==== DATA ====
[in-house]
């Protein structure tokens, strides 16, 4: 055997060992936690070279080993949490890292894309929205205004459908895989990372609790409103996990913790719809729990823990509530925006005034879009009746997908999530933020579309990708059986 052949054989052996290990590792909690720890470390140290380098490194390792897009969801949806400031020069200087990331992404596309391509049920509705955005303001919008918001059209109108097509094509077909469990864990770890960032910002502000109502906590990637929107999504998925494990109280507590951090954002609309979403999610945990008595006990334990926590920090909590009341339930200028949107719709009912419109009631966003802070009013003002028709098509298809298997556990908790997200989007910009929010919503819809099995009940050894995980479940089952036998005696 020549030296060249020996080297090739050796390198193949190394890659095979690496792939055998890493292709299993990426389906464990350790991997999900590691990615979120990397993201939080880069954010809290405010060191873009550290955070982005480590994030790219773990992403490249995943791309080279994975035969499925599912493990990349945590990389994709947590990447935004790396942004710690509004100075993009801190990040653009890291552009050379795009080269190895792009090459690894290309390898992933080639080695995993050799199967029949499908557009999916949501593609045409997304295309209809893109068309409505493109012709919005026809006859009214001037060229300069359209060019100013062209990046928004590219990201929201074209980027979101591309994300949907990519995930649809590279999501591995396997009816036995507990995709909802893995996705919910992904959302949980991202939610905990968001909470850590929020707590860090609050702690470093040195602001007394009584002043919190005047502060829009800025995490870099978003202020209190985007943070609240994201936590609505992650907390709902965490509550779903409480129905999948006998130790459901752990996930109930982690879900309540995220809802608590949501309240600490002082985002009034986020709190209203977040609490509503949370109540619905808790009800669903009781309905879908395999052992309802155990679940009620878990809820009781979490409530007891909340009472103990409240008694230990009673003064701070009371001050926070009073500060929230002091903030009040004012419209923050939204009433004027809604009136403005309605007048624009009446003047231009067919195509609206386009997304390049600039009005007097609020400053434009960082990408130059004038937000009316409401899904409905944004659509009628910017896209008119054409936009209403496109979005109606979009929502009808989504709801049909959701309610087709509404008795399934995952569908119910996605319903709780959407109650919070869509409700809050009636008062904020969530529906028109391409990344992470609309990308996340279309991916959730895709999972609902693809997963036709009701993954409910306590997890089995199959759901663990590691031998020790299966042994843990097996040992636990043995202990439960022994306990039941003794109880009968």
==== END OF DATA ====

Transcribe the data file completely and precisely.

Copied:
[in-house]
């Protein structure tokens, strides 16, 4: 055997060992936690070279080993949490890292894309929205205004459908895989990372609790409103996990913790719809729990823990509530925006005034879009009746997908999530933020579309990708059986 052949054989052996290990590792909690720890470390140290380098490194390792897009969801949806400031020069200087990331992404596309391509049920509705955005303001919008918001059209109108097509094509077909469990864990770890960032910002502000109502906590990637929107999504998925494990109280507590951090954002609309979403999610945990008595006990334990926590920090909590009341339930200028949107719709009912419109009631966003802070009013003002028709098509298809298997556990908790997200989007910009929010919503819809099995009940050894995980479940089952036998005696 020549030296060249020996080297090739050796390198193949190394890659095979690496792939055998890493292709299993990426389906464990350790991997999900590691990615979120990397993201939080880069954010809290405010060191873009550290955070982005480590994030790219773990992403490249995943791309080279994975035969499925599912493990990349945590990389994709947590990447935004790396942004710690509004100075993009801190990040653009890291552009050379795009080269190895792009090459690894290309390898992933080639080695995993050799199967029949499908557009999916949501593609045409997304295309209809893109068309409505493109012709919005026809006859009214001037060229300069359209060019100013062209990046928004590219990201929201074209980027979101591309994300949907990519995930649809590279999501591995396997009816036995507990995709909802893995996705919910992904959302949980991202939610905990968001909470850590929020707590860090609050702690470093040195602001007394009584002043919190005047502060829009800025995490870099978003202020209190985007943070609240994201936590609505992650907390709902965490509550779903409480129905999948006998130790459901752990996930109930982690879900309540995220809802608590949501309240600490002082985002009034986020709190209203977040609490509503949370109540619905808790009800669903009781309905879908395999052992309802155990679940009620878990809820009781979490409530007891909340009472103990409240008694230990009673003064701070009371001050926070009073500060929230002091903030009040004012419209923050939204009433004027809604009136403005309605007048624009009446003047231009067919195509609206386009997304390049600039009005007097609020400053434009960082990408130059004038937000009316409401899904409905944004659509009628910017896209008119054409936009209403496109979005109606979009929502009808989504709801049909959701309610087709509404008795399934995952569908119910996605319903709780959407109650919070869509409700809050009636008062904020969530529906028109391409990344992470609309990308996340279309991916959730895709999972609902693809997963036709009701993954409910306590997890089995199959759901663990590691031998020790299966042994843990097996040992636990043995202990439960022994306990039941003794109880009968």